PICS: This man spent 25 years carving breathtaking giant caves in a high desert

2016-02-01 13:27

Santa Fe – A man has spent 25 years of his life creating some of the most breathtaking man-made caves in the depths of New Mexico’s high desert.

Ra Paulette, an American sculptor, left conventional society for life in the high desert to carve out magnificent cavern sculptures from sandstone with only the company of his dog.

“When you are doing something you love and are drawn to it, you want to do it all the time,” he said.

The 68-year-old artist has created over a dozen cave formations, calling his process the “dance of digging”. He uses hand tools to scrape, dig and shape his sculptures.

(Jeffrey Karoff, Vimeo)

(Jeffrey Karoff, Vimeo)

(Jeffrey Karoff, Vimeo)

“It has a lot to do with the juxtaposition of opposites, the sense of being underground with light streaming in. The intimacy of being in a cave, yet the columns are very large, sometimes thirty, forty feet high,” he explained.

He has also built caves for nearby residents, most of who want a piece of “liveable art”, reported CBS. Each project can take years to complete and Paulette charges only $12 per hour of labour.

Paulette's latest project, called magnum opus, is his largest project to date. In addition to carving, he plans to paint the sandstone walls and include a waterfall and pool, which will serve as a healing retreat and a community gathering area.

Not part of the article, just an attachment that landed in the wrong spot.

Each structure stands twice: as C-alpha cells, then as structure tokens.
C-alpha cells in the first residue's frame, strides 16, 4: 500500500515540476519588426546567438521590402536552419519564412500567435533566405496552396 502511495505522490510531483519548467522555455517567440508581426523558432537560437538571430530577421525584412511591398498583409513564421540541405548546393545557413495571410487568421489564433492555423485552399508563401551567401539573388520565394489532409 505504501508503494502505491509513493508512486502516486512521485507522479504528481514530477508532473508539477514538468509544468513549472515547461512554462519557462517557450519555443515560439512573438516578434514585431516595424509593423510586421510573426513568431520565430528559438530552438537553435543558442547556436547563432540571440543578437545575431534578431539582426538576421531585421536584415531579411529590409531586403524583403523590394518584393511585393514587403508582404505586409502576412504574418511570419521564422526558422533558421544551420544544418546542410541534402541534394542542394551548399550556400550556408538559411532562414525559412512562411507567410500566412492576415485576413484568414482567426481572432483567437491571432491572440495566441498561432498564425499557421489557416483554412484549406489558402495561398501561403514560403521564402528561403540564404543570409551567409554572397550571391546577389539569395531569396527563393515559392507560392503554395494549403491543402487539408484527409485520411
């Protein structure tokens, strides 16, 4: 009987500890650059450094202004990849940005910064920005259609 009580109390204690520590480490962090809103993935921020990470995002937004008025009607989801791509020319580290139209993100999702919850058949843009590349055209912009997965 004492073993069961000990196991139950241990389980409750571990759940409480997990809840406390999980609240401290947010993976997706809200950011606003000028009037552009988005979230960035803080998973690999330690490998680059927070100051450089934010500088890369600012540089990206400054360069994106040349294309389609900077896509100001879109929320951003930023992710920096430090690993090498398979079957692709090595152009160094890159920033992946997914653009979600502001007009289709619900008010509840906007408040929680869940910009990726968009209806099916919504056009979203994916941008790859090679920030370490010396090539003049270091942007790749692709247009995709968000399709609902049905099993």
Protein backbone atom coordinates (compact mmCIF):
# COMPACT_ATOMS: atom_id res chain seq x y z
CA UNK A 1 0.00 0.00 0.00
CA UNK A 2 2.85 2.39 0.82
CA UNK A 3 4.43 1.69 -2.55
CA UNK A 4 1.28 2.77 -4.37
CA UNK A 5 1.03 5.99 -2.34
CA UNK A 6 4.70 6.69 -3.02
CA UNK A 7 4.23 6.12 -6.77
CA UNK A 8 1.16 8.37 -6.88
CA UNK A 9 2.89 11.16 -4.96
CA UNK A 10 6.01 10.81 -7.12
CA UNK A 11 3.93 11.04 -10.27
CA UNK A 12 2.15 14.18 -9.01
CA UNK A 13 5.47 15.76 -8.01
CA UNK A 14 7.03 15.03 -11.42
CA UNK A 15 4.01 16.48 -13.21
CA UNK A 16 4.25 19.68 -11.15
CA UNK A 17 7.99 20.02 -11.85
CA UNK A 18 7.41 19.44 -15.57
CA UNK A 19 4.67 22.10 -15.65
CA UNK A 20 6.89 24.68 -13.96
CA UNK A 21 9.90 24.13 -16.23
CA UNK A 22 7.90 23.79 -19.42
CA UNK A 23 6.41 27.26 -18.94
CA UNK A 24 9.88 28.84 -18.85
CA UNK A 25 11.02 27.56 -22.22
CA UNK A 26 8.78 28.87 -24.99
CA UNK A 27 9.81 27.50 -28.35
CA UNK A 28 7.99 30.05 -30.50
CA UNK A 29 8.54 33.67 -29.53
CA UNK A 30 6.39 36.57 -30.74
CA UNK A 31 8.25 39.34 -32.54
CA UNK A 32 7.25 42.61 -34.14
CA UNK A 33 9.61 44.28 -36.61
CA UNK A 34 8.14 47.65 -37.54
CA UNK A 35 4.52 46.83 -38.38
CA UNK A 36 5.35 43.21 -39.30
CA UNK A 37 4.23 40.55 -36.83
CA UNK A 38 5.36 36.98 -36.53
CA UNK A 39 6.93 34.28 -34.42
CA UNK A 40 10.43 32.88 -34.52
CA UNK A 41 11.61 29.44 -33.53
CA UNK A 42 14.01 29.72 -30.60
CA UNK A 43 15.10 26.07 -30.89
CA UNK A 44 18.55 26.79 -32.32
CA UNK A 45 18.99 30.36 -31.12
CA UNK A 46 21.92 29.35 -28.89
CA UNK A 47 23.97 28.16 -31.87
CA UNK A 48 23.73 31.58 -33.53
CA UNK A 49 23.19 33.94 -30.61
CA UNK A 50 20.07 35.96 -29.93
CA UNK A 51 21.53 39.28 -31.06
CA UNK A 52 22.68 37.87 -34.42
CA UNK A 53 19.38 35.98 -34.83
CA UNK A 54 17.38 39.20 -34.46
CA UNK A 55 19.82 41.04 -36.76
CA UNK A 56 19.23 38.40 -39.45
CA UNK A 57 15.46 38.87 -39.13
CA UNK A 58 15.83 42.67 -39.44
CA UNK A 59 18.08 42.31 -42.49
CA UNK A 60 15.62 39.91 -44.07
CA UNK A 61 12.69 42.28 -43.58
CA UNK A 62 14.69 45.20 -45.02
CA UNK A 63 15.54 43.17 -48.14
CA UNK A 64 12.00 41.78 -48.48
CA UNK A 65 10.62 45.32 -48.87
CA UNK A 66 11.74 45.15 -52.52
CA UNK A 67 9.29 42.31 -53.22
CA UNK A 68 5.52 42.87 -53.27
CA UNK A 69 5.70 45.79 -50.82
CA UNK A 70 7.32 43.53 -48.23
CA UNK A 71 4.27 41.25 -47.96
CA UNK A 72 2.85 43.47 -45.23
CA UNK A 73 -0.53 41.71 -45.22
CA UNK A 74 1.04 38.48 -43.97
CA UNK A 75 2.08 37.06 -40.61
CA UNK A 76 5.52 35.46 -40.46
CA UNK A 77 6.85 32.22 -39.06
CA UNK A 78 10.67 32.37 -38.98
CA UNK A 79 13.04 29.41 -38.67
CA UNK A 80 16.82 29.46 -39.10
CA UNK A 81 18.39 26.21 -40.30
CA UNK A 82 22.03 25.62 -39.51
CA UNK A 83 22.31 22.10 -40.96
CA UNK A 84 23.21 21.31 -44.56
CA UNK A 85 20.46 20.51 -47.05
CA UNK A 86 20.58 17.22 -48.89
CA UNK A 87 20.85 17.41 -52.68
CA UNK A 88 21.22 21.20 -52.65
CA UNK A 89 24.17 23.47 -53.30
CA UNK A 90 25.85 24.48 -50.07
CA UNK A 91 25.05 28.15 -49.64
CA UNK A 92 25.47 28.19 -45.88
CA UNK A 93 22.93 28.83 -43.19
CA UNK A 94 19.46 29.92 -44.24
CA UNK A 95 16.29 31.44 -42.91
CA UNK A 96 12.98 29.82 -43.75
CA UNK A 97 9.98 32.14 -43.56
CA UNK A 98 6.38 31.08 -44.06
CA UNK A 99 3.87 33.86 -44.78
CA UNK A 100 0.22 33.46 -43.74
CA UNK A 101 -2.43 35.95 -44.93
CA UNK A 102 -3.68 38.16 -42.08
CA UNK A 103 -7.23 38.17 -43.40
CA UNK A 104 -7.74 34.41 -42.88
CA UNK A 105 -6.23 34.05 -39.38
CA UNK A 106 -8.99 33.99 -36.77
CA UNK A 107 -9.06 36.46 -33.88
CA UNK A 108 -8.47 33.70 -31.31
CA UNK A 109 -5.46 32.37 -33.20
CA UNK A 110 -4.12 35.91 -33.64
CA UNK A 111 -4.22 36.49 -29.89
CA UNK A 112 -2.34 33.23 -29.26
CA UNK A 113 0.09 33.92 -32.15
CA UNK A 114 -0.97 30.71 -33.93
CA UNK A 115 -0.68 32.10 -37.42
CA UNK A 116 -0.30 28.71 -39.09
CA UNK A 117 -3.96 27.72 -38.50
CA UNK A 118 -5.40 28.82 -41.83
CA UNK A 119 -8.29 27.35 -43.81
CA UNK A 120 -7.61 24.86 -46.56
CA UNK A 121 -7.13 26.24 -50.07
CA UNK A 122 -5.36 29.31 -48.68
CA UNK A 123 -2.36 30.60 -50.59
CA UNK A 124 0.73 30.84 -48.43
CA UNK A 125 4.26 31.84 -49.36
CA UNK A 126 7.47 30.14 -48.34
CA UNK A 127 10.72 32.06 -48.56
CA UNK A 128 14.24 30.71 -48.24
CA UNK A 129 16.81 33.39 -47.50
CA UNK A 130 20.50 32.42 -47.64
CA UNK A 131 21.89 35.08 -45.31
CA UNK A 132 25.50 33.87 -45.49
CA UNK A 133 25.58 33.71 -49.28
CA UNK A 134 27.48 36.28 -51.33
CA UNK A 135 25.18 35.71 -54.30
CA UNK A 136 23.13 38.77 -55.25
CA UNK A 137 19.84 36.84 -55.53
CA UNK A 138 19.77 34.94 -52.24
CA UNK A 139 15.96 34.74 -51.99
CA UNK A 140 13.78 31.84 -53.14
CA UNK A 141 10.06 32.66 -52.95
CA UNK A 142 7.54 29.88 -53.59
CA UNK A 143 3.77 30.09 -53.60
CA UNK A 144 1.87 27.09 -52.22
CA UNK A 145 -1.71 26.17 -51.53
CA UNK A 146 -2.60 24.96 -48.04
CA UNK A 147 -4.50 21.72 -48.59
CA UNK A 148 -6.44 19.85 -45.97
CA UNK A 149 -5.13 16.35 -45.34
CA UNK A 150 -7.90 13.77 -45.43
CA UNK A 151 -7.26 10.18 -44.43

(Jeffrey Karoff, Vimeo)

(Jeffrey Karoff, Vimeo)

(Jeffrey Karoff, Vimeo)

(Jeffrey Karoff, Vimeo)

According to CBS, a realtor is selling two of Paulette’s caves and the surrounding land for up to $795 000, with all the money going directly to the agent.

His work only started gaining recognition when a filmmaker followed the artist around for three years and produced a short documentary, called Cavedigger, which was also nominated for an Academy Award.

Paulette is a self-taught artist with no university degree in sculpting or architecture.

He views his pieces as environmental projects and his goal is to inspire people to open up emotionally, in response to the enormity and power of what his carvings evoke.

“It’s a process, you know? I’m having the time of my life,” he said.

Watch the documentary trailer here:

CaveDigger from Jeffrey Karoff on Vimeo.

And the CBS interview here:

Read more on:    us  |  art

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